33. Barazoku in its self-proclaimed roles of events coordinator, facilitator, matchmaker, and bulletin board was not novel. As mentioned above, there emerged in the two decades following the Allied Occupation amateur dōjinshi magazines like Nōkami Teruki's 'homo club' Saien, which helped give voice to 'one's own dōseiai or homosexual experiences' in the form of contributed artwork and novels. In some of the more prominent ones like Adonisu and Dōkō in the 1950s, memberships were large enough to support a kōsai shōkai system, that is a buntsūran in which members could meet each other.[45] Yet, it is unclear to what extent they may have affected the homo world beyond a tiny minority of men. Circumscribed in some cases by resources and technology and in any case exclusive in their memberships, these groups were a far cry from the homo media of the 1970s. National, commercial, professionally produced, and above all, out in the public gaze, magazines like Barazoku could bring together men from across Japan, sometimes literally, and at least, literarily. Yet, it was not the scale of the magazine that was its most remarkable achievement. It was the ability of Itō and his production team to animate the concept of rentaikan into something far transcending the meaningless niceties of a platitude. In the shape of the collaborative project of Barazoku, solidarity came to be synonymous with a sense of community whether actually or vicariously experienced, and one which importantly inspired many to contribute their talents and energies.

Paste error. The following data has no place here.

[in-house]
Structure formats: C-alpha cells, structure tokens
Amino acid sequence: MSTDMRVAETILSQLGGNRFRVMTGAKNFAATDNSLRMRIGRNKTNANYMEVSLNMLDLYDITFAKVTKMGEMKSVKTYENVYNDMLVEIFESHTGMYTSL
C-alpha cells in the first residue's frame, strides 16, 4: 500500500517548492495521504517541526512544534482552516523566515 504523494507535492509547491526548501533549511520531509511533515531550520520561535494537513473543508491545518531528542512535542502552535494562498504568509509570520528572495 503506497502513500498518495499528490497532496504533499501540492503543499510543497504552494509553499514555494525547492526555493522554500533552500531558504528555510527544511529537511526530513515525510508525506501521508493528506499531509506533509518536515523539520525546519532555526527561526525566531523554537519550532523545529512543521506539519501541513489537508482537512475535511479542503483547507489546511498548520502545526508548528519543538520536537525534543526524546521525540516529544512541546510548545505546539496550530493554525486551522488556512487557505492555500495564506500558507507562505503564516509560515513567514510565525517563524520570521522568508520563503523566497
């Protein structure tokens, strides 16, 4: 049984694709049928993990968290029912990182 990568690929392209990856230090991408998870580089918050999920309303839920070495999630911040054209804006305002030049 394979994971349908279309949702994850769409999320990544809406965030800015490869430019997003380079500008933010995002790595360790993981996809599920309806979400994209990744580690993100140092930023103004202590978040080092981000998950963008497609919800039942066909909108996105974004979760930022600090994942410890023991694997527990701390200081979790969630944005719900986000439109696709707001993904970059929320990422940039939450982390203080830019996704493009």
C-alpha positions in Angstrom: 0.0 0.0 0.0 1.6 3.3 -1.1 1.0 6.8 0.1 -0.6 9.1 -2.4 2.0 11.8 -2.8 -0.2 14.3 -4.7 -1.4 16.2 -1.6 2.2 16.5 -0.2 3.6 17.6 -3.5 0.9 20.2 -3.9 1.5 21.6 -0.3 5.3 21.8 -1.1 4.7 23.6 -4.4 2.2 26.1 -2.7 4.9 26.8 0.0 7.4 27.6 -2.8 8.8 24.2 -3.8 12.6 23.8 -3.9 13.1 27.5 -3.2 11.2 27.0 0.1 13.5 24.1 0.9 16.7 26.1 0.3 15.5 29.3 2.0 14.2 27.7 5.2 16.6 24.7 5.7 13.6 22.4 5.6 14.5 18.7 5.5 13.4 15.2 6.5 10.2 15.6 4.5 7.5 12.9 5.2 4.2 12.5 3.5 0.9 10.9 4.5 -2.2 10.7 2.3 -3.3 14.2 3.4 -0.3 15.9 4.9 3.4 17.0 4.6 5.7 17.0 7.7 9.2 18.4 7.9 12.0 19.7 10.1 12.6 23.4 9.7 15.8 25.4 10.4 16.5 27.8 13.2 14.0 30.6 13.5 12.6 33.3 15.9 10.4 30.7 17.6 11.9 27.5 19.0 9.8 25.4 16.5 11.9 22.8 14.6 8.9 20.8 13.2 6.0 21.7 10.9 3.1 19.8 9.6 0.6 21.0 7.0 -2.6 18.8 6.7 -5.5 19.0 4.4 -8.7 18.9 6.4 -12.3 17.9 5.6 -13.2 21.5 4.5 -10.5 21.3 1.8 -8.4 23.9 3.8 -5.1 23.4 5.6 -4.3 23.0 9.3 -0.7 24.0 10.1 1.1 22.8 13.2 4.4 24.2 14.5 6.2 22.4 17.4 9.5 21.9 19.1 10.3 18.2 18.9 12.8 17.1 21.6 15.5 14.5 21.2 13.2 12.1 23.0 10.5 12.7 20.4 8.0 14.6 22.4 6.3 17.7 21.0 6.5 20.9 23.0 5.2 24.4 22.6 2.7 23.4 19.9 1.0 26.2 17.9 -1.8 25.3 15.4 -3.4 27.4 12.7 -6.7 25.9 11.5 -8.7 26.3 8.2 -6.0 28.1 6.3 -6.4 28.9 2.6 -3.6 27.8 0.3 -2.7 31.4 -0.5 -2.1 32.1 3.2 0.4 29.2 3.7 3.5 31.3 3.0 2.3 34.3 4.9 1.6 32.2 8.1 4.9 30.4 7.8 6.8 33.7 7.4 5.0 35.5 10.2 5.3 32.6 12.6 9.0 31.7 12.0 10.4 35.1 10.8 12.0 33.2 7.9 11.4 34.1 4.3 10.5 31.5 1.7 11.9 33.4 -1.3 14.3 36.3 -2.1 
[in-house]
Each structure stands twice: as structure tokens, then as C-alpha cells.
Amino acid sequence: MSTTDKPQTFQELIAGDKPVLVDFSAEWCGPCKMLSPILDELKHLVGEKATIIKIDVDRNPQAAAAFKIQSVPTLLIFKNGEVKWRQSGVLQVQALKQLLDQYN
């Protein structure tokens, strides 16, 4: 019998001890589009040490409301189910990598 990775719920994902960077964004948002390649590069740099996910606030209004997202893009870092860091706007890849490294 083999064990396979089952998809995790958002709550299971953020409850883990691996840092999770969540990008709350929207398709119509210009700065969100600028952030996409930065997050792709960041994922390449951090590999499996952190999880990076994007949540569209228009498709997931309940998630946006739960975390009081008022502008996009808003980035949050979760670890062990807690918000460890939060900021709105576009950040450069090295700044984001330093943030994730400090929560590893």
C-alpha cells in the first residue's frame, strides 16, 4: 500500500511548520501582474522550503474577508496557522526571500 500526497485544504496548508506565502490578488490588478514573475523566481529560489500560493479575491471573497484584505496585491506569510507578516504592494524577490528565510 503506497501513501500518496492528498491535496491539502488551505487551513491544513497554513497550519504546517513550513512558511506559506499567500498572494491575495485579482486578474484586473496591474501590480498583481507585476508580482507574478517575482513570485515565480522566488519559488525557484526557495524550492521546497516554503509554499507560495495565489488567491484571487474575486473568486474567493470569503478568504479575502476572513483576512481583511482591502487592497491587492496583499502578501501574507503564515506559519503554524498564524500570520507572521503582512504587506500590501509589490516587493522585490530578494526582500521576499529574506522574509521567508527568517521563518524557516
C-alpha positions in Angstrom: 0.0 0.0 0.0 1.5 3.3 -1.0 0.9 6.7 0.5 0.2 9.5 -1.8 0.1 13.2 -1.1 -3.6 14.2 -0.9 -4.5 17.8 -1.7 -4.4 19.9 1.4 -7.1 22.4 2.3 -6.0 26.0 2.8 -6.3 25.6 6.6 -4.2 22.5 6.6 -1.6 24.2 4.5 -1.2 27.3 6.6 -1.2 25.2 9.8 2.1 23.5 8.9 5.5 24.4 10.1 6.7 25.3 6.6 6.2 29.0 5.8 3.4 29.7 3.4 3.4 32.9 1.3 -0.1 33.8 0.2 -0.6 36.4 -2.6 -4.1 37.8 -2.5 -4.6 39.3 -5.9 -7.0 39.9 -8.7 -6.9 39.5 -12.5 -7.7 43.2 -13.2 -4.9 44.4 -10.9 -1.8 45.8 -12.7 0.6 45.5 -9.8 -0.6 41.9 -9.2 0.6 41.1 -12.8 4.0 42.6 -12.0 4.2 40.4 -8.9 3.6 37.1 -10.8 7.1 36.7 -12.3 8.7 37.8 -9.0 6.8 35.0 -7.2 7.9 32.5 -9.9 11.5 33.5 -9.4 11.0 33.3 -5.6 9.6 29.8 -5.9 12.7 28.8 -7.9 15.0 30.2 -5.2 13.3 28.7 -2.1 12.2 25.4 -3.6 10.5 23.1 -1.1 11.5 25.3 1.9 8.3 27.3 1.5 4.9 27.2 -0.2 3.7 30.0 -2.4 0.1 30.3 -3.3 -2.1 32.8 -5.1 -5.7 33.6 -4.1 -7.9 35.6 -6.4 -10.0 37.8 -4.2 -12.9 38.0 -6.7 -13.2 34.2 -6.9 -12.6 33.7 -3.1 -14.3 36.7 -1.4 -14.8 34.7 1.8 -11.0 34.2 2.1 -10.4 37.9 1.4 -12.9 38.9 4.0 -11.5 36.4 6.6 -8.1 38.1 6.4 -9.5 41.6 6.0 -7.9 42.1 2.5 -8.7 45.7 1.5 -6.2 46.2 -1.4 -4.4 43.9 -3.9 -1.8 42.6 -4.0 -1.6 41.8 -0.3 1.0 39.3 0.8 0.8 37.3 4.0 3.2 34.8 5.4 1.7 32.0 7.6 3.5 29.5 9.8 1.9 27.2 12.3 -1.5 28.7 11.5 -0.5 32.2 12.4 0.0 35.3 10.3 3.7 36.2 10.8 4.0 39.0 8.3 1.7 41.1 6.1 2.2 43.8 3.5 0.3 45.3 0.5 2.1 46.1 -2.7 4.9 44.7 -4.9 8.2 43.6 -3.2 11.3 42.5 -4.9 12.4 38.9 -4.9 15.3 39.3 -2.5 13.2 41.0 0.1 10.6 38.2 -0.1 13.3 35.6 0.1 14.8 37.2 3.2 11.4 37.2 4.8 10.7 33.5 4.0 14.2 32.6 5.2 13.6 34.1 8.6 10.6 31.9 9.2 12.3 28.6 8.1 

Itō Bungaku – Motivations
  34. There were those who questioned the audacity of a man who said he felt no desire for other men and yet dared to represent homo. I have already mentioned Fushimi's and Ōtsuka's critiques. Most truculent of all, is perhaps Minami Teishirō, one of postwar Japan's most prominent gay rights activists. A one-time colleague of Itō who soon became disillusioned with Barazoku, he asserts that the magazine could not be considered a form of gay media. The so-called homosexual space it represented was not spontaneously emergent from homo themselves and was rather 'pried open' by the heterosexual Itō who then proceeded to 'manage' the homosexual voice. It was only when Adon was started in 1974 by a gay man—Minami himself—that a truly gay media appeared.[46]
  35. What these critics seem unwilling to recognise, however, is that by promoting a homo rentaikan, Itō, as a self-professed heterosexual, tried to understand what homo faced. Concerning his attempts to get agents to distribute Akiyama Masami's book Homotekunikku [Homo Techniques], Itō wrote, 'they flat out refused me saying "this kind of thing won't sell" ... Women won't look at it. Men will think its filth and they won't buy it. So, who on earth is going to read it?'[47] He also experienced the virulence of homo-phobic expression first hand. 'How utterly offensive!' read one letter he received from the wife of a public servant after discovering that the packages her husband regularly received were actually his subscription to Barazoku. 'That there actually exists this kind of book ... aren't people ashamed of themselves when asked of what merit they possess having written such things.'[48] Finally, Itō perhaps risked what presumably were his closest ties, his family. Despite Itō Kumiko's dedication to ensuring the success of Barazoku, she herself seems to have worried about her husband's unorthodox occupation and interests: 'I do worry that maybe he has become interested in homo.'[49] This comment may have been light-heartedly spoken, but it does suggest that understanding did not necessarily come easily.